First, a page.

Hazardous substances (1 - 10 of 194 items)
Superfund: Trends in Federal Funding and Cleanup of EPA's Nonfederal National Priorities List Sites
GAO-15-812: Published: Sep 25, 2015. Publicly Released: Oct 26, 2015.
Annual federal appropriations to the Environmental Protection Agency's (EPA) Superfund program generally declined from about $2 billion to about $1.1 billion in constant 2013 dollars from fiscal years 1999 through 2013. EPA expenditures—from these federal appropriations—of site-specific cleanup funds on remedial cleanup activities at nonfederal National Priorities List (NPL) sites declined fro...
Hazardous Waste Cleanup: Numbers of Contaminated Federal Sites, Estimated Costs, and EPA's Oversight Role
GAO-15-830T: Published: Sep 11, 2015. Publicly Released: Sep 11, 2015.
The Departments of Agriculture (USDA), the Interior, Defense (DOD), and Energy (DOE) have identified thousands of contaminated and potentially contaminated sites on land they manage but do not have a complete inventory of sites, in particular, for abandoned mines. GAO reported in January 2015 that USDA had identified 1,491 contaminated sites and many potentially contaminated sites. However, USDA d...
Chemical Assessments: Agencies Coordinate Activities, but Additional Action Could Enhance Efforts
GAO-14-763: Published: Sep 29, 2014. Publicly Released: Oct 29, 2014.
The federal agencies GAO reviewed—the Agency for Toxic Substances and Disease Registry (ATSDR), the Environmental Protection Agency (EPA), the National Institute for Occupational Safety and Health (NIOSH), the National Toxicology Program (NTP), and the Occupational Safety and Health Administration (OSHA)—undertake distinct chemical toxicity assessment activities that differ in type and purpose...
Superfund: Information on the Nature and Costs of Cleanup Activities at Three Landfills in the Gulf Coast Region
GAO-11-287R: Published: Feb 18, 2011. Publicly Released: Feb 18, 2011.
The Environmental Protection Agency (EPA) estimates that one in four Americans lives within 3 miles of a contaminated site, many of which pose serious risks to human health and the environment. The Comprehensive Environmental Response, Compensation, and Liability Act of 1980 (CERCLA) provided the federal government with authority to respond to releases or threatened releases of hazardous substance...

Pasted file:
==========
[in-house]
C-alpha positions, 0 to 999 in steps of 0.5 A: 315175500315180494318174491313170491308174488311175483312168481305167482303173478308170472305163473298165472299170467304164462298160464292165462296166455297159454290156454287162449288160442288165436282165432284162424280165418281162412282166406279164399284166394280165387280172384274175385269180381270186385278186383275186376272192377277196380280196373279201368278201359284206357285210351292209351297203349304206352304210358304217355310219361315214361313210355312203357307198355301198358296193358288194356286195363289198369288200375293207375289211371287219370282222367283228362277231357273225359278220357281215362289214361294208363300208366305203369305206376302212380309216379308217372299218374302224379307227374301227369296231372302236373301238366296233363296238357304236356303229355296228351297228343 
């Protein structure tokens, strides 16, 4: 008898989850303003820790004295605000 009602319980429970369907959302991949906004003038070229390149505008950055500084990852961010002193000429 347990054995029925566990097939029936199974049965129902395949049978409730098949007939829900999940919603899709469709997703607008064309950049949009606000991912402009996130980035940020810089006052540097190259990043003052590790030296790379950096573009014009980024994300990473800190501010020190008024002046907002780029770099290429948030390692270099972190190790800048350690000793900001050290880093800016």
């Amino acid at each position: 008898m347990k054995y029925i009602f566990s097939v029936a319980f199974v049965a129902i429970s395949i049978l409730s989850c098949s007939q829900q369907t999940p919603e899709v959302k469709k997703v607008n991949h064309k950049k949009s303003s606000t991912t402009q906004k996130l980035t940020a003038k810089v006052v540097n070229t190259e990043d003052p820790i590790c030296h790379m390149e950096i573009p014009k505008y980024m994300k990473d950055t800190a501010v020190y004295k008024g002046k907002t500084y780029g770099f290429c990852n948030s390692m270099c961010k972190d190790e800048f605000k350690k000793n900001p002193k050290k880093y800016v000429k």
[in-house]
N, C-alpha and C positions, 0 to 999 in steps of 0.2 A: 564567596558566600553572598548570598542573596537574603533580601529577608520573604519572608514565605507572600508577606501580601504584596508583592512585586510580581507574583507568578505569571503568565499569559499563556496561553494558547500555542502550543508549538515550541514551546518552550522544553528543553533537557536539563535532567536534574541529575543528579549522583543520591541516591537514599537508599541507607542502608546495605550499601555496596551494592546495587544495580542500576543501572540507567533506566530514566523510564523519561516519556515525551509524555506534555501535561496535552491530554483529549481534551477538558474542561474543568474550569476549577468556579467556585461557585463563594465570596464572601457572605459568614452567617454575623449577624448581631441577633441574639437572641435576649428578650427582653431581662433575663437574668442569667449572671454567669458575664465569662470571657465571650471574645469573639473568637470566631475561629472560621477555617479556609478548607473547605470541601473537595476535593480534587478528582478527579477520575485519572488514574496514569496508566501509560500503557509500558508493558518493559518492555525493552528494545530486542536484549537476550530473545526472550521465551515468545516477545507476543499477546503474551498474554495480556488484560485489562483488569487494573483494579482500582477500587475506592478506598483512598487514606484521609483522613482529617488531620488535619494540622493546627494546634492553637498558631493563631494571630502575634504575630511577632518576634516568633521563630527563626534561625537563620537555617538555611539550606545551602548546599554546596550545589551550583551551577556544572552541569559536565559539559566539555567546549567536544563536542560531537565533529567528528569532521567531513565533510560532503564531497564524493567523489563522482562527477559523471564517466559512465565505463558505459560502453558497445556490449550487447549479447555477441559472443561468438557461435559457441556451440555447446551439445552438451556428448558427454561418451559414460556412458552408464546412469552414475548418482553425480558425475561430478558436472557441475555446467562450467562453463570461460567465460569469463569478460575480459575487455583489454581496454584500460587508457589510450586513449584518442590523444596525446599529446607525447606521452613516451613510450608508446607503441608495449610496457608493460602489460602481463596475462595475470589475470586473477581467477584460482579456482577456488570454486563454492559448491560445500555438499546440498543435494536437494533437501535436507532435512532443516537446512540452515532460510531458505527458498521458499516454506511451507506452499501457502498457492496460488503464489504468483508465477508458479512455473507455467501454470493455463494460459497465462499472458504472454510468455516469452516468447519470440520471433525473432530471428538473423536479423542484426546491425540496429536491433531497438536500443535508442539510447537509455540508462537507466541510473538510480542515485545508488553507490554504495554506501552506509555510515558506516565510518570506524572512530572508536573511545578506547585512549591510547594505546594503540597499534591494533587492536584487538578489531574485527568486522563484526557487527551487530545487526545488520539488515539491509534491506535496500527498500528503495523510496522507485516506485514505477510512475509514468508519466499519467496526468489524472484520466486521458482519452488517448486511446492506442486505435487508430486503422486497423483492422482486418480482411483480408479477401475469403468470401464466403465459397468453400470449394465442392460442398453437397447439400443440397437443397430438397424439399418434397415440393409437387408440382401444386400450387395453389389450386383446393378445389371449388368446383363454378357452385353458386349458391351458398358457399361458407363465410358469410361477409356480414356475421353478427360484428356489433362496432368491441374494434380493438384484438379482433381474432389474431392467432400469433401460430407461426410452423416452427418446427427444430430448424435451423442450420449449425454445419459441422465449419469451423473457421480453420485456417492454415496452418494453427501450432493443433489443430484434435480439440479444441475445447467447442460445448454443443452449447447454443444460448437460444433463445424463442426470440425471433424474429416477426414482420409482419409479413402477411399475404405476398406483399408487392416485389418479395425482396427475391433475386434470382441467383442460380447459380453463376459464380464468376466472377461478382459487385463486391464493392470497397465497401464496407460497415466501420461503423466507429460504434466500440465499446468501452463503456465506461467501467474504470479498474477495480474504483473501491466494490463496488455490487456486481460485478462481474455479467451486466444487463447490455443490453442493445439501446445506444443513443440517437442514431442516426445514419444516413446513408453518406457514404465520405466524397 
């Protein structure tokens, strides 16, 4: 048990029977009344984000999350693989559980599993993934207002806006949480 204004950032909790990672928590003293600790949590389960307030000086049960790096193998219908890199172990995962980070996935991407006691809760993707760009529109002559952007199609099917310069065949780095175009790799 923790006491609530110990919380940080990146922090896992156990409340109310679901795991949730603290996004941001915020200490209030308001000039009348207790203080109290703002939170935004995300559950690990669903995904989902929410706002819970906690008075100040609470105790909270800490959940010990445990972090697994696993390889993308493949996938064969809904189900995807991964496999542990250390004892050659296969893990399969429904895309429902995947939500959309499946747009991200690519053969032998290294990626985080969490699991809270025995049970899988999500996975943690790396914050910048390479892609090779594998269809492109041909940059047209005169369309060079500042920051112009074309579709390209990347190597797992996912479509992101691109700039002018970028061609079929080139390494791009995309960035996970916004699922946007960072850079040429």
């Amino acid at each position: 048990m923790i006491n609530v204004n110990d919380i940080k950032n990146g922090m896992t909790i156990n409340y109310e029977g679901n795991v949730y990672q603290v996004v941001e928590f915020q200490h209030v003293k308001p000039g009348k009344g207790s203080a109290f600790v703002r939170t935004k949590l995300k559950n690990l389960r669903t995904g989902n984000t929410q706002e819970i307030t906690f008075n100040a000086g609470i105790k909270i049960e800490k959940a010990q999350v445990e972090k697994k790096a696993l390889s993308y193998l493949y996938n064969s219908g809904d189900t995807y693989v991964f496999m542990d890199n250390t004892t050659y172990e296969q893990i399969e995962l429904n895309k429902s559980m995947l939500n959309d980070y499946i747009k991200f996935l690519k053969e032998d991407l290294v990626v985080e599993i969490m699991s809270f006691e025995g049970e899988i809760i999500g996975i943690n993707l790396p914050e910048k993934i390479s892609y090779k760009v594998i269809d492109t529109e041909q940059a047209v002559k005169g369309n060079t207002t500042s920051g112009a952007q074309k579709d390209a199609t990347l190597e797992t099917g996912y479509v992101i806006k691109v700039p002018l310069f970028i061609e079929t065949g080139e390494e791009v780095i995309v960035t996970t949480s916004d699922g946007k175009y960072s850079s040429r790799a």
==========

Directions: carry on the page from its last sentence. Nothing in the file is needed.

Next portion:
Superfund: Interagency Agreements and Improved Project Management Needed to Achieve Cleanup Progress at Key Defense Installations
GAO-10-348: Published: Jul 15, 2010. Publicly Released: Aug 16, 2010.
Before the passage of federal environmental legislation in the 1970s and 1980s, Department of Defense (DOD) activities contaminated millions of acres of soil and water on and near DOD sites. The Environmental Protection Agency (EPA) has certain oversight authorities for cleaning up contaminants on federal property, and has placed 1,620 of the most contaminated sites--including 141 DOD installation...
Superfund: EPA's Costs to Remediate Existing and Future Sites Will Likely Exceed Current Funding Levels
GAO-10-857T: Published: Jun 22, 2010. Publicly Released: Jun 22, 2010.
This testimony summarizes the findings of our report on funding issues related to the Environmental Protection Agency's (EPA) Superfund program. To protect human health and the environment from the effects of hazardous substances, Congress enacted the Comprehensive Environmental Response, Compensation, and Liability Act (CERCLA) in 1980, which established the Superfund program. Since 1980, EPA has...
Superfund: EPA's Estimated Costs to Remediate Existing Sites Exceed Current Funding Levels, and More Sites Are Expected to Be Added to the National Priorities List
GAO-10-380: Published: May 6, 2010. Publicly Released: Jun 22, 2010.
At the end of fiscal year 2009, the Environmental Protection Agency's (EPA) National Priorities List (NPL) included 1,111 of the most seriously contaminated nonfederal hazardous waste sites. Of these sites, EPA had identified 75 with unacceptable human exposure, 164 with unknown exposure, and 872 with controlled exposure that may need additional cleanup work. EPA may fund remedial actions--long-te...
Environmental Contamination: Information on the Funding and Cleanup Status of Defense Sites
GAO-10-547T: Published: Mar 17, 2010. Publicly Released: Mar 17, 2010.
Under the Defense Environmental Restoration Program (DERP), the Department of Defense (DOD) is responsible for cleaning up about 5,400 sites on military bases that have been closed under the Base Realignment and Closure (BRAC) process, as well as 21,500 sites on active bases and over 4,700 formerly used defense sites (FUDS), properties that DOD owned or controlled and transferred to other parties...
Coal Combustion Residue: Status of EPA's Efforts to Regulate Disposal
GAO-10-85R: Published: Oct 30, 2009. Publicly Released: Oct 30, 2009.
On December 22, 2008, a breach in a surface impoundment (or storage pond) dike at the Tennessee Valley Authority (TVA) Kingston Fossil Plant in Tennessee resulted in the release of 5.4 million cubic yards of coal ash--also referred to as coal combustion residue (CCR)--into the nearby Emory River. The spill covered more than 300 acres and made 3 homes uninhabitable; it damaged 23 other homes, plus...
Superfund: Litigation Has Decreased and EPA Needs Better Information on Site Cleanup and Cost Issues to Estimate Future Program Funding Requirements
GAO-09-656: Published: Jul 15, 2009. Publicly Released: Aug 14, 2009.
Under the Superfund program, the Environmental Protection Agency (EPA) places the most seriously contaminated sites on the National Priorities List (NPL). EPA may compel site cleanups by parties responsible for contamination, or conduct cleanups itself and have these parties reimburse its costs. The program is funded by a trust fund, which is largely supported by general fund appropriations. GAO w...